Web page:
• Ekta Aggarwal

PROC SORT in SAS

PROC SORT is a very powerful procedure in SAS to sort the dataset at multiple levels and removing the duplicates.


In this tutorial we shall learn about:


Let us firstly define our LIBPATH:

libname mylib '/home/u50132927/My_datasets';

Syntax:

PROC SORT DATA = data_to_be_sorted OUT = output_dataset;

BY ASCENDING (or DESCENDING) variables to be sorted;

RUN;


DATA: Specifies the data which needs be sorted. If DATA is not mentioned then SAS will sort the recently processed dataset by default.

OUT: The location and name of the new dataset where sorted data will be stored. If it is not mentioned then the changes are made in the original dataset.

BY: Contains the list of variables which are to be sorted. You can sort as many variables as possible.

ASCENDING/ DESCENDING: Sorting can be done in ascending or descending order by mentioning the keyword before the variable name in BY statement. By default SAS sorts the data in ascending order.

Missing values are considered as the smallest values thus in ascending (descending) order they will appear first (last).


Learning via Examples!


Let us sort SAS' inbuilt dataset SASHELP.SHOES on the basis of variable Region and save our output in a new data MYLIB.SHOES_SORTED.

PROC SORT DATA = SASHELP.SHOES OUT = MYLIB.SHOES_SORTED;
BY Region;
RUN;

Task: Sort SHOES data by regions in descending order.

PROC SORT DATA = SASHELP.SHOES(keep = region product sales) OUT = MYLIB.SHOES_SORTED;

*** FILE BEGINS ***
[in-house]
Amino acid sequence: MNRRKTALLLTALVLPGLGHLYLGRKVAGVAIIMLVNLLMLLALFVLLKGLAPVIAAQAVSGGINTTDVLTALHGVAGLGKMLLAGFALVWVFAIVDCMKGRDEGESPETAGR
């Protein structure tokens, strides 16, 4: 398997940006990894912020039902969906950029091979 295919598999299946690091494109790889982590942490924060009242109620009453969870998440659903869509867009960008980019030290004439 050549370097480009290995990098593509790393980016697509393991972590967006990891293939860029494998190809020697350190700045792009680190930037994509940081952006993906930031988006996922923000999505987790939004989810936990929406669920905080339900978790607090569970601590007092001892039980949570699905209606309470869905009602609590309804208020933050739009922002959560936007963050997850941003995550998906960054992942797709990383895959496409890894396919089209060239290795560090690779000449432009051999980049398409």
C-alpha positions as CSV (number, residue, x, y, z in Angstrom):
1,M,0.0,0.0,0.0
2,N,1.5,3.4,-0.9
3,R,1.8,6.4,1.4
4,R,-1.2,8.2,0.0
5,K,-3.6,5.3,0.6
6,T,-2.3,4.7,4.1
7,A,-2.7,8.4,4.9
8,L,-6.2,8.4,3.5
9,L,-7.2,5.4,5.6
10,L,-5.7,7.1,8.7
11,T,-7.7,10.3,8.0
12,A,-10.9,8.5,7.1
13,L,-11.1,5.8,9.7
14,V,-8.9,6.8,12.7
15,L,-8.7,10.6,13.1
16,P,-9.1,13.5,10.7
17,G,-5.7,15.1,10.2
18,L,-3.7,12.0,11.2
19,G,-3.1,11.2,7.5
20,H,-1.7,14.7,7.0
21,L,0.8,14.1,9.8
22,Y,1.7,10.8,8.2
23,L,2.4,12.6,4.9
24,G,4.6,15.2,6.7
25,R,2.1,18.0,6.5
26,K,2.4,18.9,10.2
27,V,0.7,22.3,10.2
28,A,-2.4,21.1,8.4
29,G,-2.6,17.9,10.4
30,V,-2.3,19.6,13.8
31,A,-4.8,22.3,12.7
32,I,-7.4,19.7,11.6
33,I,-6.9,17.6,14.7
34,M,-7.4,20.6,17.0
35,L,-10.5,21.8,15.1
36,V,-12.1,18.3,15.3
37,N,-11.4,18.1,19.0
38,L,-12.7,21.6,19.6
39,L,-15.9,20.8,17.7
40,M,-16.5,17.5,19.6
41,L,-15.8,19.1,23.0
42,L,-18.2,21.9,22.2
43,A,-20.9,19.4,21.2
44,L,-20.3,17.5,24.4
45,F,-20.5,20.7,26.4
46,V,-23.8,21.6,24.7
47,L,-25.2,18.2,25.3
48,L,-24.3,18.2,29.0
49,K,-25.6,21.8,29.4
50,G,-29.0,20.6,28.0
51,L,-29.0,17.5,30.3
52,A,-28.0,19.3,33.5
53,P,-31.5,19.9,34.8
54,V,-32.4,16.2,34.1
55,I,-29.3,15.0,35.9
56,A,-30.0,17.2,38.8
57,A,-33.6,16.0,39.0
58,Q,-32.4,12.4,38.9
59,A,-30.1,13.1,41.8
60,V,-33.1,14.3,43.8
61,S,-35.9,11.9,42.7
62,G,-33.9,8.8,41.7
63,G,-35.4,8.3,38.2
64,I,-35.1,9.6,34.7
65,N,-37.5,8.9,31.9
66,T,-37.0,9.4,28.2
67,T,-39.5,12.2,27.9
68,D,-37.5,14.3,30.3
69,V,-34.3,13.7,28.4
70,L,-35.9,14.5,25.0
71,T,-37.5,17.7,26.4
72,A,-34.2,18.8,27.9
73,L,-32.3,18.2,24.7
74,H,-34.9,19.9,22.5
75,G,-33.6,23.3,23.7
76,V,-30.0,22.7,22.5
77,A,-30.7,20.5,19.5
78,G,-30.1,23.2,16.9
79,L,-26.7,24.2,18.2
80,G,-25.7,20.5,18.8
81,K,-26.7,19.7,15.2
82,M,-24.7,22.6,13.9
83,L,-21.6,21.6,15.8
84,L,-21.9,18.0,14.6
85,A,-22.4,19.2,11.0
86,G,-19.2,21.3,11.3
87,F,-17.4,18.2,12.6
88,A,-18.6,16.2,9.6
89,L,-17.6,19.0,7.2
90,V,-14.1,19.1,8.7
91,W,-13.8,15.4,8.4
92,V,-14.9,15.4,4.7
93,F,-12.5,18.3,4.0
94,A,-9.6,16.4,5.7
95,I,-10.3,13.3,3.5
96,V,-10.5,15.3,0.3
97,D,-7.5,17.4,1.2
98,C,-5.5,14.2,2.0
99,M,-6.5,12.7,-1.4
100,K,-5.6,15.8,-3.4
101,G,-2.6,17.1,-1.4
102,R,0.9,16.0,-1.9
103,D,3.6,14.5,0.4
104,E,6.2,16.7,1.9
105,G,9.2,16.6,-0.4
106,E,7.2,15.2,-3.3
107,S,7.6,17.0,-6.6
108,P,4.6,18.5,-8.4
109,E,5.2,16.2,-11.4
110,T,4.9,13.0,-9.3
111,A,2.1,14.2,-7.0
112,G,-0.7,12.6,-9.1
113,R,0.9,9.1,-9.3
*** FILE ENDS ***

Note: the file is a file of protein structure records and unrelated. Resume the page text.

BY DESCENDING Region;
RUN;

FIRST. and LAST. variables


When you sort a dataset SAS creates temporary variables with prefix FIRST. and LAST. which you won't be able to view in the dataset but they are there in the program data vector (PDV) i.e. SAS' memory. Let us firstly understand what are these variables.


  • FIRST. : When you sort the data ,for the first occurrence of distinct values in BY keyword First.XXX is 1 and for duplicate values it is 0. In the following example, for first occurrence of Alex, Bella, Charles, Henry and Minnie FIRST.NAME = 1 and for all others it is 0.

  • LAST. : For the last occurrence of distinct values in BY keyword LAST.XXX is 1 and for other occurrence it is 0. In the example given below, for last occurrence of Alex, Bella, Charles, Henry and Minnie LAST.NAME = 1 and for all others it is 0.

When both FIRST.NAME and LAST.NAME = 1 for a row it means that variable does not have any duplicates (eg. Henry and Minnie)

Task: Let us sort our data by Region

PROC SORT DATA = SASHELP.SHOES OUT(keep = region product sales) = MYLIB.SHOES_SORTED;
BY Region;
RUN;

Can we save the output of FIRST.Region and LAST.Region?


Certainly. In the following code we have saved these temporary variables as a new variable in our data named First_region and Last_region.


Note that since First_region and Last_region are a part of the data thus we shall be able to view them as well!

DATA MYLIB.SHOES_SORTED ;
SET MYLIB.SHOES_SORTED;
BY Region;
First_region  = FIRST.REGION;
Last_region = LAST.REGION;
RUN;

Why FIRST.Region and LAST.Region are important?


They are extremely useful in filtering for duplicate values in our data!

PROC SORT DATA = SASHELP.SHOES(keep = region product sales) OUT = MYLIB.SHOES_SORTED;
BY Region;
RUN;

In the below code we have written IF FIRST.REGION THEN OUTPUT which means whenever FIRST.REGION = 1 then only those rows should be saved in the dataset.

Note to use FIRST. and LAST. a BY statement is a must!

DATA MYLIB.SHOES_SORTED ;
SET MYLIB.SHOES_SORTED;
BY Region;
IF FIRST.REGION THEN OUTPUT;
RUN;

Alternatively

DATA MYLIB.SHOES_SORTED ;